Your website is like a window into the soul of your organization. It functions as your public face, your business card, your information disseminator, your cheerleader, community hub, and your diary. It shows what you’ve accomplished in the past, what’s happening now, and what will happen in the future. In other words; how your nonprofit has interacted with and affected the world, and how it will do so going forward. Now, this is uniquely true for nonprofits. Businesses have a product to sell, and a business website is dedicated to showcasing that product. In this way, a business website is the public face, business card, and information disseminator. But a nonprofit, though most certainly is selling a product as well, is more focused on building a community and creating experiences, and to do that, a nonprofit's website has to tell a story. It has to be more than a business card.
A nonprofit is dedicated to a cause, and it’s the job of the nonprofit to sell the importance of that cause to the community. A nonprofit must educate and evangelize their mission in order to raise resources, in the form of money and manpower, so they can broaden their reach. Though nothing is more effective at creating supporters than an experience, a thoughtful, sincere website will prove to be a great educator and evangelizer for your cause. To be that, your website design has to be thoughtfully considered and expertly executed. So how will a nonprofit board know it’s time to redesign their website? Check out these 6 triggers.
1. Your website design reflects what you were, not what you will be.
One of the many jobs of a nonprofit board is to take a look at similar successful organizations around the country to see how they are presenting themselves. I would suggest looking at nonprofits that are today where you would like to be 3-5 years from now. If your website design is far behind the quality of similar organizations, or organizations you aspire to be, it’s time for a redesign. Here are a few things to look for: Modern website design uses visual hierarchy. Are the things you want your visitors to look at first the most prominent on your front page? Is your website text heavy? Modern websites use images and video to present themselves. Are you using flat design? Flat design is a style that does not give the illusion of three dimensions, which means drop shadows, gradients, and textures are de-emphasized. It’s a more minimalist design genre that visually looks cleaner, and because there are less design elements, web pages using flat design tend to load faster.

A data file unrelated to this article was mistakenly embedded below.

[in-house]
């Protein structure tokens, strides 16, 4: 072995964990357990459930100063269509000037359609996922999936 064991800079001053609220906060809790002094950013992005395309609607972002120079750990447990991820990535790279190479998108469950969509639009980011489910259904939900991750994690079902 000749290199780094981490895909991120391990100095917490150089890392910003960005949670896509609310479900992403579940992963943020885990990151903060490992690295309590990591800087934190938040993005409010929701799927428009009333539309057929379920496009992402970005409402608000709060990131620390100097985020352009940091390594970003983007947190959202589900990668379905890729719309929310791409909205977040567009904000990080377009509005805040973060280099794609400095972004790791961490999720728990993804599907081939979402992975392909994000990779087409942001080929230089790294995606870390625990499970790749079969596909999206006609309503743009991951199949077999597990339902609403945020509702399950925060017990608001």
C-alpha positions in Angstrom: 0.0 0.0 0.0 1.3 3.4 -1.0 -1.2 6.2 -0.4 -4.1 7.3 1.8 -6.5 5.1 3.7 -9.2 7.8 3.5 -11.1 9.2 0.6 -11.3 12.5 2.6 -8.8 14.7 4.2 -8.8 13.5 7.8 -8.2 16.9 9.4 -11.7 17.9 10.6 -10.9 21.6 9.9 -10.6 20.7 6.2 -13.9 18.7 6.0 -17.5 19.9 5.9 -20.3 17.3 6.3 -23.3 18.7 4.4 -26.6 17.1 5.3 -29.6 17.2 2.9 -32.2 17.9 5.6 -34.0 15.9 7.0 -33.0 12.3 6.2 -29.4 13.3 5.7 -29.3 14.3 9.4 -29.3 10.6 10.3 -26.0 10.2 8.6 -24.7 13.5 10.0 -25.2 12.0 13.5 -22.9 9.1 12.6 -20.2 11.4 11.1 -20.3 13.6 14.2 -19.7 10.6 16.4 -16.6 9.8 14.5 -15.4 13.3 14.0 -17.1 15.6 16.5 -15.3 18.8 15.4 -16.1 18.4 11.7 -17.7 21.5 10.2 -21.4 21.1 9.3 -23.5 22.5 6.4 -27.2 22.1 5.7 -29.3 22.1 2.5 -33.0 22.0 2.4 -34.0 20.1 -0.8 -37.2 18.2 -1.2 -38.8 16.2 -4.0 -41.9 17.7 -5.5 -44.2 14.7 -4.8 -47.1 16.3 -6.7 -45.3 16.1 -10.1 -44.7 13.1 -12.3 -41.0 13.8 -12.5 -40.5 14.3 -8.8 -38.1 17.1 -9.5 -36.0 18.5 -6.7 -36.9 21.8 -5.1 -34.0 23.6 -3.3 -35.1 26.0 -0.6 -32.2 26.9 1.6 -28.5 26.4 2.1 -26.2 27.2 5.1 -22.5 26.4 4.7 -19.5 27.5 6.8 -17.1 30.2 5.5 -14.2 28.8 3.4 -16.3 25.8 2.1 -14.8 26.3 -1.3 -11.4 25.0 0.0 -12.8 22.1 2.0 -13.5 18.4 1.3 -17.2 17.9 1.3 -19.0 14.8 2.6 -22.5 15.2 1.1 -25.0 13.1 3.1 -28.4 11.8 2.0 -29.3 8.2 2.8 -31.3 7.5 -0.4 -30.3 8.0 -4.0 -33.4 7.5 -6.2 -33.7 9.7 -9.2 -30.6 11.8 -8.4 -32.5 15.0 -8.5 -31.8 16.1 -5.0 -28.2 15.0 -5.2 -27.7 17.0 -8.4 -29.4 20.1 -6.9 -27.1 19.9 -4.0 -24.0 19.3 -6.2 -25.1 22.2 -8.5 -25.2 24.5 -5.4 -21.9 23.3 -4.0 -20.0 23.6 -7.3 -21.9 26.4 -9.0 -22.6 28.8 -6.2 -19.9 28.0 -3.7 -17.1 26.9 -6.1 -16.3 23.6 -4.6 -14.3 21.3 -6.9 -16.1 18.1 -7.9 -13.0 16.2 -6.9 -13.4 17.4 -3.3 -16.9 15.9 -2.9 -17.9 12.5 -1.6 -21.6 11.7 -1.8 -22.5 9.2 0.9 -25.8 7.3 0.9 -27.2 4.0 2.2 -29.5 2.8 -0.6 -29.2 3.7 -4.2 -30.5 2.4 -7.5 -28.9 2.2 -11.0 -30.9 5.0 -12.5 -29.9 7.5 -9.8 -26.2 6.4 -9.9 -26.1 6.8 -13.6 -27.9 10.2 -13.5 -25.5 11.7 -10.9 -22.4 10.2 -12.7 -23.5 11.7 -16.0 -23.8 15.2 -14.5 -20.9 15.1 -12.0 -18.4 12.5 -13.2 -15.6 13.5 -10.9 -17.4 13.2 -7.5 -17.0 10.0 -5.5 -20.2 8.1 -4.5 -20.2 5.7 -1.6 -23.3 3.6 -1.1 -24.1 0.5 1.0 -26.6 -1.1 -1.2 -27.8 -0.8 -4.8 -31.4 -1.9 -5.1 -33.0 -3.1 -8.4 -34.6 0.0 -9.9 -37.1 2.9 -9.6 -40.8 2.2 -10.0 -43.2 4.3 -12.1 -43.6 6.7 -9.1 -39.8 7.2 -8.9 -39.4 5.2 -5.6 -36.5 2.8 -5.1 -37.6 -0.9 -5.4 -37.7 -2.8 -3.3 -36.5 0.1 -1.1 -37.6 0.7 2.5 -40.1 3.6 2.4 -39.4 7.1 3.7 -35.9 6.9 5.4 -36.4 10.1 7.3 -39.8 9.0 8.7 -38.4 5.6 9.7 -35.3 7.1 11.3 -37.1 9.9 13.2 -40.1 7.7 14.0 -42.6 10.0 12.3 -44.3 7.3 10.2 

2. You have many different types of audiences and your website does a poor job engaging them.
Unlike business websites, nonprofit websites have to speak to a variety of audiences. These audiences include members, volunteers, donors, and the general public. Each audience type is looking for different information. How well does your website route the different audience types to relevant information? Does your website have a member portal? Does it take donations, and is the donate button prominent? Is there a volunteer section? How well does your website convert general viewers into members, volunteers, and donors? If your website is not engaging your audiences effectively, it’s time for a redesign.
3. You're frustrated with your Content Management System.
Your nonprofit's website is your primary communication tool. Everything you want to tell the world begins at your website, and even your social media links back to it. Because of this, it is vital that your website runs on a powerful, user friendly Content Management System. A Content Management System (CMS) is a computer application that allows multiple users to manage data and content that makes up a website. Examples of CMSs are Wordpress, Joomla, and Brick River has our own awesome CMS platform
. Whichever one you use, you need to make sure it allows you to easily post blogs, videos, calendars, and more. Your content tells your story; it needs the right platform.
4. Your website’s technology is long in the tooth.
Are you using plugins that that are out of date? Do they break on you? You can tell me. Is your website using a HTML table-based layout? Because modern web design uses CSS. Out of date plugins, and HTML layouts are signs it’s time for a redesign.
5. The user interface is confusing.
This is not just a routing issue, though that plays a part. The user interface must be easy to negotiate. If it’s not, viewers will leave your website in a hurry. Your audience wants information, let’s make sure it’s easy to access. Menus need to be clean and simple, with limited options. Text should be kept to a minimum. There should be “whitespace” to give contrast to important information, and declutter the page. Any action you want a viewer to take must be prominent, and logically placed. To use the donation example again, the donate button should be clearly apparent. If your user interface is confusing, it’s time for a redesign.
6. Your nonprofit’s website is not responsive.
Responsive web design means the website adapts its layout to account for the viewing environment. Viewers are no longer looking at websites on just their computer. Websites are now being viewed on mobile devices about half of the time. Because of this, it’s important for websites to look as good on a smart phone as they do on a computer. Responsive design aims to craft sites that adapt and resize across a wide variety of devices. If your nonprofit’s website is not responsive, it’s time for a redesign.
If any of the above triggers are true for your website, you and your board should seriously consider having your website updated. Modern web design is focused on conveying an organization’s message in the cleanest, clearest way possible. While this is important for every organization, it’s particularly important for a nonprofit, who’s needs are more complicated and broad than a standard business.